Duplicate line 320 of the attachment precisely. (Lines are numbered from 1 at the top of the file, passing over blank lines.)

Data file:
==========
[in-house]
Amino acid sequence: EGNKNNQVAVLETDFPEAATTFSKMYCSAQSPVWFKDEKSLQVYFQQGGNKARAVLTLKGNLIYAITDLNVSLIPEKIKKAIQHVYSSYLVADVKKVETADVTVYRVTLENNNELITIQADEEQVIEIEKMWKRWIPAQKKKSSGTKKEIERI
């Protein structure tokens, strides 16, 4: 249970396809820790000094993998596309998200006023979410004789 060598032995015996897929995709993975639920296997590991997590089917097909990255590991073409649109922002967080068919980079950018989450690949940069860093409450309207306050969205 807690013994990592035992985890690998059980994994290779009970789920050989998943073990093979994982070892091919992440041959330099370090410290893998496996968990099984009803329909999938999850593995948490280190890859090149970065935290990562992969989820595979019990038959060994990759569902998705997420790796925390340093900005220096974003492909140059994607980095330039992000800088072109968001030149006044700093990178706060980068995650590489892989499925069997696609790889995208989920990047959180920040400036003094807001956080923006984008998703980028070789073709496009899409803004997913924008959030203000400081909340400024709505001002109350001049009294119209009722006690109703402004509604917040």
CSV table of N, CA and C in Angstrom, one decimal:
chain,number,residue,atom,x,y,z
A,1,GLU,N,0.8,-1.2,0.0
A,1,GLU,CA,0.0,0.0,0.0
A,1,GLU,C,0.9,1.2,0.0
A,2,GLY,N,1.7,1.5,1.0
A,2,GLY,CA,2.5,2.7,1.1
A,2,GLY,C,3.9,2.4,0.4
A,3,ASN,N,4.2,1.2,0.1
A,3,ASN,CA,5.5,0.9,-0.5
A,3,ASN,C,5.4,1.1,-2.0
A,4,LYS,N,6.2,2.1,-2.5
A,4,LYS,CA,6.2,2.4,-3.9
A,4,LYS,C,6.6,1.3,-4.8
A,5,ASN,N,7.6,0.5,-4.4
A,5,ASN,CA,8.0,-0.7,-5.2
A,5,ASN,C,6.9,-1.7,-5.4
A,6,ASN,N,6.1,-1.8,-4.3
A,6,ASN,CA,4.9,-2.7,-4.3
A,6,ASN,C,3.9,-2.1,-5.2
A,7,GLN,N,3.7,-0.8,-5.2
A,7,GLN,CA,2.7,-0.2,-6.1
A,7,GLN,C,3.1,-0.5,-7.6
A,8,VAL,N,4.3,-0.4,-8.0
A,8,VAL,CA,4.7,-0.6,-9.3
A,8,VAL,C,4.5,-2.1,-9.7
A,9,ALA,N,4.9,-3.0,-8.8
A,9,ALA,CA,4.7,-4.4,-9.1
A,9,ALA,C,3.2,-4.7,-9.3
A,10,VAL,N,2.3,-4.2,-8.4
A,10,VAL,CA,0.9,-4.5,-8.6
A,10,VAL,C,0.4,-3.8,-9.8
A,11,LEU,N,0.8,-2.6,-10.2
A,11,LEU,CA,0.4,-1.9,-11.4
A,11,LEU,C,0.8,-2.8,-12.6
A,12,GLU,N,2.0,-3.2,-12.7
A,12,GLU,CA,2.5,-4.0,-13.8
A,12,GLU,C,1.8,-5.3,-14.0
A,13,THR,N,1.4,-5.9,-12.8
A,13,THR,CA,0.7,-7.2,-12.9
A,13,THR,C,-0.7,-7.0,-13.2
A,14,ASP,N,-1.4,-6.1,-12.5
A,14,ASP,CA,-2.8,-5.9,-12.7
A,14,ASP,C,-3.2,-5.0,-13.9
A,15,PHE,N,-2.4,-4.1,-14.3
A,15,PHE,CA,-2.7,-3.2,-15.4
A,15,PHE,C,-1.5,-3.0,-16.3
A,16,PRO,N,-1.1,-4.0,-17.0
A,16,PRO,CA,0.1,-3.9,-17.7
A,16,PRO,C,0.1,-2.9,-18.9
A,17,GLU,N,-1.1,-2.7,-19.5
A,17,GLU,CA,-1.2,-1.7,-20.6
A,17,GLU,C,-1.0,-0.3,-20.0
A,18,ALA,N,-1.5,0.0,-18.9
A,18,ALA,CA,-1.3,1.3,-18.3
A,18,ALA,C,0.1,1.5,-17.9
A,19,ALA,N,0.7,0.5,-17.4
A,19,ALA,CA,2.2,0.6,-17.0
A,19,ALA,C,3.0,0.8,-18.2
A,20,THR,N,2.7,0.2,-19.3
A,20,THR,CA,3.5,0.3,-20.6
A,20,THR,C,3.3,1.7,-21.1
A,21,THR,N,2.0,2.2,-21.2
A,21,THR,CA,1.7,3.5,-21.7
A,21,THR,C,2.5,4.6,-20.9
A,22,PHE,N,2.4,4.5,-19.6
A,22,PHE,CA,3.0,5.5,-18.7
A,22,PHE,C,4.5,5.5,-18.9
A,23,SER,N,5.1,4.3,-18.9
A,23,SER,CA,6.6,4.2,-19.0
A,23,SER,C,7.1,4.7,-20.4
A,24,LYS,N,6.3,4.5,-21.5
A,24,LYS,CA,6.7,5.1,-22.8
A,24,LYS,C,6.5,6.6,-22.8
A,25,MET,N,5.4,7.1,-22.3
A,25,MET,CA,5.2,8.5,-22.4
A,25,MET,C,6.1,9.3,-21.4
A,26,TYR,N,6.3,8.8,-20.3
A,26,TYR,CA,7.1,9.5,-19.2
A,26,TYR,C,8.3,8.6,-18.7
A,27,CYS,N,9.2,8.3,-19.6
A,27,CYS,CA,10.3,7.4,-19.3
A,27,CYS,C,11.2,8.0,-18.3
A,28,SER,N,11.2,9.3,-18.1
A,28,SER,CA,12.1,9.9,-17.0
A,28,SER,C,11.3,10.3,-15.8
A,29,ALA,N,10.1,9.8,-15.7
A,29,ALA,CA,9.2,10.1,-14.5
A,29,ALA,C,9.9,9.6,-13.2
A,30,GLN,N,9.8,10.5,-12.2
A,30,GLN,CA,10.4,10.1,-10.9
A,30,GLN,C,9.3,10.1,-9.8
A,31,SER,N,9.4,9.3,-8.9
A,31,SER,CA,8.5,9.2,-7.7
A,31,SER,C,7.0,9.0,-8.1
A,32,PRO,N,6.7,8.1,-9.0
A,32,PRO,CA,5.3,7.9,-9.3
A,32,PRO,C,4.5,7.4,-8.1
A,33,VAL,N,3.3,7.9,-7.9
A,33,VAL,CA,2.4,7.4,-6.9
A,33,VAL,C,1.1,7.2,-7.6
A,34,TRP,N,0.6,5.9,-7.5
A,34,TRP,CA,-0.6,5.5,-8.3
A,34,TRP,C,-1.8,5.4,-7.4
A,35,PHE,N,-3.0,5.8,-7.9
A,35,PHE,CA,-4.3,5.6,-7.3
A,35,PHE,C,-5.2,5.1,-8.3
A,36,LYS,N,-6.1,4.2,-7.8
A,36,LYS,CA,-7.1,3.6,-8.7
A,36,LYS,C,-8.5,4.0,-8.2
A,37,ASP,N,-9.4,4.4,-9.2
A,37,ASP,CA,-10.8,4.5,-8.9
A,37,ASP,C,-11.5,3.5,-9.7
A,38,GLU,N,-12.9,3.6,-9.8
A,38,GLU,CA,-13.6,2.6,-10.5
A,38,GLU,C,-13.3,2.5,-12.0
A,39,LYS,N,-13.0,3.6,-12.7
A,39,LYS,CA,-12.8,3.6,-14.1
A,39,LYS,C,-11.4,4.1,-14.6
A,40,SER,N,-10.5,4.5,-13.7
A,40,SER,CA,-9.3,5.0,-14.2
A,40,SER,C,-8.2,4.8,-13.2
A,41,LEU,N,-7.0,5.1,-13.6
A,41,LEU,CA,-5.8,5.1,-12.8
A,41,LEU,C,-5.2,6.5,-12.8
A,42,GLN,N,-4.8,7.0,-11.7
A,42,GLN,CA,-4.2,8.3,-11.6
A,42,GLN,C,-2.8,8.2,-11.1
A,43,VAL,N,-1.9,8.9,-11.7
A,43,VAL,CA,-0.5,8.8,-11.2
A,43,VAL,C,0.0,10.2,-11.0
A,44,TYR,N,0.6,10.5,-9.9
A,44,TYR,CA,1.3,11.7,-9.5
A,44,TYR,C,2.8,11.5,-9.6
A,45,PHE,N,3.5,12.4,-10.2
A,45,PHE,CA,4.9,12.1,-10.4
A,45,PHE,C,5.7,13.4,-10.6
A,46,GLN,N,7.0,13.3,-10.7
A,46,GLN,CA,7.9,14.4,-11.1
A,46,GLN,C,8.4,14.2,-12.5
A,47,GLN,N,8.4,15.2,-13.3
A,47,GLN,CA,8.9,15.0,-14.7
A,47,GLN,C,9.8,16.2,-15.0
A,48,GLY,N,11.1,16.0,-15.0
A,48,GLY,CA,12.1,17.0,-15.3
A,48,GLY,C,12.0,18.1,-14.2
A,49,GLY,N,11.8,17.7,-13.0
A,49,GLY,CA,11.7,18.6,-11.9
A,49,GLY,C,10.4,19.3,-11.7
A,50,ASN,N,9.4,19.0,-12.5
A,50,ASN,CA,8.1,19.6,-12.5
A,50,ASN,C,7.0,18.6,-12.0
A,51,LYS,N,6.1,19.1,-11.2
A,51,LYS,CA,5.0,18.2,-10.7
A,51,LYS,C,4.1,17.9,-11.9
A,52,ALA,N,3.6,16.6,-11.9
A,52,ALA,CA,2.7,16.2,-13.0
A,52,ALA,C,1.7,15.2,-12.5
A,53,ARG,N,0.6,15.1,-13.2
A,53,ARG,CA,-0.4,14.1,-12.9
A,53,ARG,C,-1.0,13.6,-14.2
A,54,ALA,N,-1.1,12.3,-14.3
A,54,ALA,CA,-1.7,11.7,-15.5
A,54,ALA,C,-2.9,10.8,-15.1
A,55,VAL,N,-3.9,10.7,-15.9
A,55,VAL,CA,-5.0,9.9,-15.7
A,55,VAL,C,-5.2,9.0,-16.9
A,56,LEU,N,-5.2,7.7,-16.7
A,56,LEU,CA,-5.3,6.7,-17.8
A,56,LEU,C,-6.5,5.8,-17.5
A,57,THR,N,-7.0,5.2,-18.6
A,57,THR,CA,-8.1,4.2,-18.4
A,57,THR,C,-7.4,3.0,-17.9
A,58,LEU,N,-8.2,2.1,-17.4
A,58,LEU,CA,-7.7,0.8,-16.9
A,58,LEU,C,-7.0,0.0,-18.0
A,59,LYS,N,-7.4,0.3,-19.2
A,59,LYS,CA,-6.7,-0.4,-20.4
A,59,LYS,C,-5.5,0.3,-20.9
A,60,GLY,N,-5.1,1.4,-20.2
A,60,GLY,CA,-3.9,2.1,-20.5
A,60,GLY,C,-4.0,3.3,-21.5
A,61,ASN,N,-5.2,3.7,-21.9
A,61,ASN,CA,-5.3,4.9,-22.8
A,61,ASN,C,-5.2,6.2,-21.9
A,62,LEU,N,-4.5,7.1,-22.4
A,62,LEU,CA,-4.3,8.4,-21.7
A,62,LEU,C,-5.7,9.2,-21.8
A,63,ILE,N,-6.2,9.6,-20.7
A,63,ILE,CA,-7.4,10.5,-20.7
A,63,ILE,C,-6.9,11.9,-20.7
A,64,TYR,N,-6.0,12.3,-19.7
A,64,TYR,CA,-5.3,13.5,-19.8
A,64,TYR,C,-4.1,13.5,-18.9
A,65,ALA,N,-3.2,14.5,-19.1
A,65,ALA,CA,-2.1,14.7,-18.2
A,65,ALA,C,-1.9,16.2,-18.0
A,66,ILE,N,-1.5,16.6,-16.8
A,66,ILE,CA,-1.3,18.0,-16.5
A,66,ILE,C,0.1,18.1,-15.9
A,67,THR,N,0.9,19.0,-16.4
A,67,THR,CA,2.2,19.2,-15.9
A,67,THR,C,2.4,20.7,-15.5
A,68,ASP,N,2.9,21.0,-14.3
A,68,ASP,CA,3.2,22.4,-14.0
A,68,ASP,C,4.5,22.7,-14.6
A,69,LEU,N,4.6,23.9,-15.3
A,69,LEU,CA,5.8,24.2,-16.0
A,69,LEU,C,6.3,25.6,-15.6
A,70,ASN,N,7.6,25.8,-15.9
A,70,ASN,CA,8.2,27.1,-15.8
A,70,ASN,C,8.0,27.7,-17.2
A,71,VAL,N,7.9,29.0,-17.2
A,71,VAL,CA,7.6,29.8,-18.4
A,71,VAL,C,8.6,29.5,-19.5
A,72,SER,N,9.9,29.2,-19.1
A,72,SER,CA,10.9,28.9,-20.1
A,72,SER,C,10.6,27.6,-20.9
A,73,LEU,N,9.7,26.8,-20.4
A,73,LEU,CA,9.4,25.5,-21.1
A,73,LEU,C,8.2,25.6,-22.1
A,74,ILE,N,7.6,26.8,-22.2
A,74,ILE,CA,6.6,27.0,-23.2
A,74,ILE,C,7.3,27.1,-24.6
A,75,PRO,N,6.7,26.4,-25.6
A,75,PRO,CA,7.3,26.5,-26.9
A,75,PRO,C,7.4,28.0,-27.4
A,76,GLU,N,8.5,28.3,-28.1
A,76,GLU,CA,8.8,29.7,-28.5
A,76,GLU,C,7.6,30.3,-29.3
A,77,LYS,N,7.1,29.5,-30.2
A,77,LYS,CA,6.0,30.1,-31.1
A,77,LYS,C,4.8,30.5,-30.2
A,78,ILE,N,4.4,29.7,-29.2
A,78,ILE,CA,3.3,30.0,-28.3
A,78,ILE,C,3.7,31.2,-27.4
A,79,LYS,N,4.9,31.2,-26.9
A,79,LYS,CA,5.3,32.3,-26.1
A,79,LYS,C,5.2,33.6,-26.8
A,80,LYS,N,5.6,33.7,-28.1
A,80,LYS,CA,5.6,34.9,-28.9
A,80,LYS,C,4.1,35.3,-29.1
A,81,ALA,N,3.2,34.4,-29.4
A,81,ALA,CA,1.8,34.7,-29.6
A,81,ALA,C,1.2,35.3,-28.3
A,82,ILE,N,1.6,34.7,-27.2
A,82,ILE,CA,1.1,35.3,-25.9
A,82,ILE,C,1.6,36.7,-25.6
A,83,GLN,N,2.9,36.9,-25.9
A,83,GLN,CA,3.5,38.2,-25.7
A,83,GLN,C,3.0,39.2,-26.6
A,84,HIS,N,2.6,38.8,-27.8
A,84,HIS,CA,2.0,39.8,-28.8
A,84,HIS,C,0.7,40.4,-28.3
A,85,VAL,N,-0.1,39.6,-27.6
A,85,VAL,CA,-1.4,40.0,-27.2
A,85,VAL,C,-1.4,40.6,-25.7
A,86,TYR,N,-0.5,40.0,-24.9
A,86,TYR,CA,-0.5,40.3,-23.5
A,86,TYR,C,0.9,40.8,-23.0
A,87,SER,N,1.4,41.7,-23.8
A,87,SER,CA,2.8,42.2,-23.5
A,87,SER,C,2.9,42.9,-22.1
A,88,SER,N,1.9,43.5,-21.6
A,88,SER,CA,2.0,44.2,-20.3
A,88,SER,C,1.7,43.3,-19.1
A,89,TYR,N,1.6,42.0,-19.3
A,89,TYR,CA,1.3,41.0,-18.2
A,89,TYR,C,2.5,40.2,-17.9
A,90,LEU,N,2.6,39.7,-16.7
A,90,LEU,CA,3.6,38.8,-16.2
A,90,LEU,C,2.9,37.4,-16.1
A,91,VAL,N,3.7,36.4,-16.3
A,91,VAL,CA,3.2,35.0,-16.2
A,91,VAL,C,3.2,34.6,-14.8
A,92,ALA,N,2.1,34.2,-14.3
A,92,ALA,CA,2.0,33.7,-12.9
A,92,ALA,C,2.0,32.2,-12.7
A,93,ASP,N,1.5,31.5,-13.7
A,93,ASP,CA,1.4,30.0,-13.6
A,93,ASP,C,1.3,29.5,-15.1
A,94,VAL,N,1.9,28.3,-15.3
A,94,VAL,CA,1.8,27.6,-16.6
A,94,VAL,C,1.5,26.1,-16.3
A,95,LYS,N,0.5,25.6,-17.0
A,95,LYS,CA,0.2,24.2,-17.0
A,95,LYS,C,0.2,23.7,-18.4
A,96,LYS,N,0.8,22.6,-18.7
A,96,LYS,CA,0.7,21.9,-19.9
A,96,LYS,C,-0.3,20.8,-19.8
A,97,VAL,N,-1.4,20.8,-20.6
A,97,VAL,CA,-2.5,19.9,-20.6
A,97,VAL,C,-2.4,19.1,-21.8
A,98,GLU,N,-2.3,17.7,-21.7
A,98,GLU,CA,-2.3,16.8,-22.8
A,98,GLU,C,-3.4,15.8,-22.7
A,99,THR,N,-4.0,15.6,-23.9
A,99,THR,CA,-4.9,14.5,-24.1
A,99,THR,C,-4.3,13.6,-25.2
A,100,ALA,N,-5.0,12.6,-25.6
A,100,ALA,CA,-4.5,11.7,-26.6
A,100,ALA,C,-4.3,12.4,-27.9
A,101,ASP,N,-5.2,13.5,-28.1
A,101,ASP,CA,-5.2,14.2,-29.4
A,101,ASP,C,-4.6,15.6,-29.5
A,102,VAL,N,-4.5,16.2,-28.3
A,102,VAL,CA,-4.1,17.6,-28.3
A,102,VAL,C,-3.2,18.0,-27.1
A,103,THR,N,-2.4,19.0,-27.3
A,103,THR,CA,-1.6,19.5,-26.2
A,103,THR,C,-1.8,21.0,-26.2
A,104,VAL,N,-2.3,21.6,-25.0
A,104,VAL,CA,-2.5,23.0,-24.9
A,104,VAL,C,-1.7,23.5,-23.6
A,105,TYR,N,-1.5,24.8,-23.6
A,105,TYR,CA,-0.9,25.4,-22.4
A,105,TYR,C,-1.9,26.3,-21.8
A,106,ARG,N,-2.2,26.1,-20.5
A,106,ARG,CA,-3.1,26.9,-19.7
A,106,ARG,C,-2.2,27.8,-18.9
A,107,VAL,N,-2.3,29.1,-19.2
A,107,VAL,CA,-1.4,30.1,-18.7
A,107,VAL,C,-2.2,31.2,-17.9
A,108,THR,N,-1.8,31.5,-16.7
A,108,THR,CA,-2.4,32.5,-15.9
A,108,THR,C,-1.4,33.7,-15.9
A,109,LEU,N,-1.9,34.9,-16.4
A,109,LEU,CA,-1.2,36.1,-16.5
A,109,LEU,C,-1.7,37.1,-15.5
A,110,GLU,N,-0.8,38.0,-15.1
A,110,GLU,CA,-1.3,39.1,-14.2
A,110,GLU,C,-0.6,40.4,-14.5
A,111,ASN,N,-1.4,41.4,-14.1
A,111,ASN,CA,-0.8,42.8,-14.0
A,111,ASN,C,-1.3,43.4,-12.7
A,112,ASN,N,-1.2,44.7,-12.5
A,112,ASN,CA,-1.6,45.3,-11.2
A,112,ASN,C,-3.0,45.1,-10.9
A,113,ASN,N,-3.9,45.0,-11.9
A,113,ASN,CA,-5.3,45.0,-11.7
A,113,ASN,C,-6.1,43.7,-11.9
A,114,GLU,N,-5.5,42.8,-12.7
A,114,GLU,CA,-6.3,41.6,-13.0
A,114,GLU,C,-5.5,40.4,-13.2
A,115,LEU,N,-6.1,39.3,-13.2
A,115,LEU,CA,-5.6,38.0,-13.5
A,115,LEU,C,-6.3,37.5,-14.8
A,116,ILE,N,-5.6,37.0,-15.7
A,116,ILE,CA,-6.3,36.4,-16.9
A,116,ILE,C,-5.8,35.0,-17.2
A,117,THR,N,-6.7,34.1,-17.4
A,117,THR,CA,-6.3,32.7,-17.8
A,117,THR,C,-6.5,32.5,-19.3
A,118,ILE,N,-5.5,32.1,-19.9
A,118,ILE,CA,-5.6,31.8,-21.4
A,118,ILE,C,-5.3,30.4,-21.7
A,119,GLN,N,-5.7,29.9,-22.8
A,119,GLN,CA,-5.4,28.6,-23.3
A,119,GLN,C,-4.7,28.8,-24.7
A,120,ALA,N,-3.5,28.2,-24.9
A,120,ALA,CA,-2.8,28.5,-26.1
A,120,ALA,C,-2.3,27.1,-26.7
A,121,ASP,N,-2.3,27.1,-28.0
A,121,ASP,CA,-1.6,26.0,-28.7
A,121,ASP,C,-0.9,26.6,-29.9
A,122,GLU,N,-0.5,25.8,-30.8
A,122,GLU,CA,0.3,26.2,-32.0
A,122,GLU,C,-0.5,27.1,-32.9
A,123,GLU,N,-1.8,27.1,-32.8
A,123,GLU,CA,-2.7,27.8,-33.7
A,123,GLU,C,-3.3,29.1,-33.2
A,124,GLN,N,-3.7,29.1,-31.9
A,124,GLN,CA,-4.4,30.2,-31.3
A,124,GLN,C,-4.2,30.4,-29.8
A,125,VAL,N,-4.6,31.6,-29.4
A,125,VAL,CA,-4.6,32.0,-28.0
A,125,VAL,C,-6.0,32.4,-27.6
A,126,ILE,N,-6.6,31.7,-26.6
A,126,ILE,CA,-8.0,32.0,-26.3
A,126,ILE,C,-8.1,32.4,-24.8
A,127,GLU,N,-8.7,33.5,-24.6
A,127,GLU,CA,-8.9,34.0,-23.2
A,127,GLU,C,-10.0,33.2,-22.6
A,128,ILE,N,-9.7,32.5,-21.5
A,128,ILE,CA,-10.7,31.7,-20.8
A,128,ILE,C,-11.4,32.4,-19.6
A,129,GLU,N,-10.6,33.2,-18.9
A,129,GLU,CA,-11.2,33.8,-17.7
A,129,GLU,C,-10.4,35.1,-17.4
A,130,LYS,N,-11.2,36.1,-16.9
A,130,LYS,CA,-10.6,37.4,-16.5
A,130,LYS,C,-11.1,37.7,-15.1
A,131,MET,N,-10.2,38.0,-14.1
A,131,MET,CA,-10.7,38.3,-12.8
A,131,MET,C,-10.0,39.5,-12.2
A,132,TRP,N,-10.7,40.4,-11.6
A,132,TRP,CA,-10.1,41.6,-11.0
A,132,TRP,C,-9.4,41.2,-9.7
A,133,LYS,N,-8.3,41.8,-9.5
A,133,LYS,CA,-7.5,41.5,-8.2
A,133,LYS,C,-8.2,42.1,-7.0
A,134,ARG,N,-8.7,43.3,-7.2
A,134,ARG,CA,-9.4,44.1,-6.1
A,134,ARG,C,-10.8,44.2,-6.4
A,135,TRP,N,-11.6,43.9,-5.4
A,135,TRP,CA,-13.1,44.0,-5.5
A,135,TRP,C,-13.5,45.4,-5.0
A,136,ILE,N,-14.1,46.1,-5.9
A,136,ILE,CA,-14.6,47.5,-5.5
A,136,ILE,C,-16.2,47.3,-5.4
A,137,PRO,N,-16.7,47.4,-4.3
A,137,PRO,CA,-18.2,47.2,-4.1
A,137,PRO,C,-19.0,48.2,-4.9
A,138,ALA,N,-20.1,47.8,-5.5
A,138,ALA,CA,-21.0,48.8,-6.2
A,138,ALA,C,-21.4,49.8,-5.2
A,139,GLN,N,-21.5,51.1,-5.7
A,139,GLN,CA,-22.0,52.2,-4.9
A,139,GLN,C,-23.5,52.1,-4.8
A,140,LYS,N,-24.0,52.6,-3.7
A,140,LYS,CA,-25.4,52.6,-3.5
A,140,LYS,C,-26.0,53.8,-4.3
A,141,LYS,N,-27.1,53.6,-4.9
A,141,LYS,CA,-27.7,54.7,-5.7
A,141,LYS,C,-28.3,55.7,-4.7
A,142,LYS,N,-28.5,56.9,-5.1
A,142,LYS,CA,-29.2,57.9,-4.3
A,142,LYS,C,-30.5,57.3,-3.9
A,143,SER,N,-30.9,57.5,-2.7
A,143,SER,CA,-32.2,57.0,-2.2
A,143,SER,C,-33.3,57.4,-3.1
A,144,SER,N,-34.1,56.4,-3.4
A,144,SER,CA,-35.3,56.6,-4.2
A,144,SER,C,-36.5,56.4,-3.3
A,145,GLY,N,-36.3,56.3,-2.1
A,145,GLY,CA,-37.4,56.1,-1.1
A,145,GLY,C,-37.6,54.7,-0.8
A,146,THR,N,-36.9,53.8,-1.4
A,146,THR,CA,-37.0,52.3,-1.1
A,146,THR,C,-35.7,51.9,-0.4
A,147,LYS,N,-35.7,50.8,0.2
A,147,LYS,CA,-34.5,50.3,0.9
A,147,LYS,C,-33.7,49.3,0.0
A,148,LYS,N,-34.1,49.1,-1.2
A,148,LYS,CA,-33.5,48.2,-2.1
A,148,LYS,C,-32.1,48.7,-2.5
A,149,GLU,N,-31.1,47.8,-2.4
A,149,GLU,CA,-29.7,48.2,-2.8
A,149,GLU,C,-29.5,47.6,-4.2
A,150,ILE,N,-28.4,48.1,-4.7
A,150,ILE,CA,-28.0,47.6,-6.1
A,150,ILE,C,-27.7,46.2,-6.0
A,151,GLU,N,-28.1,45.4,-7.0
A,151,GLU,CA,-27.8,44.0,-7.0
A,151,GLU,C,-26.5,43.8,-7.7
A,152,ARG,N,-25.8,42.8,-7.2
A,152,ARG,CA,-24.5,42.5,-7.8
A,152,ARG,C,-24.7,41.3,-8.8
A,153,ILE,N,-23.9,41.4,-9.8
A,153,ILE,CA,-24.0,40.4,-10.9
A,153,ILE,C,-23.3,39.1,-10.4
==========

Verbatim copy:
A,105,TYR,C,-1.9,26.3,-21.8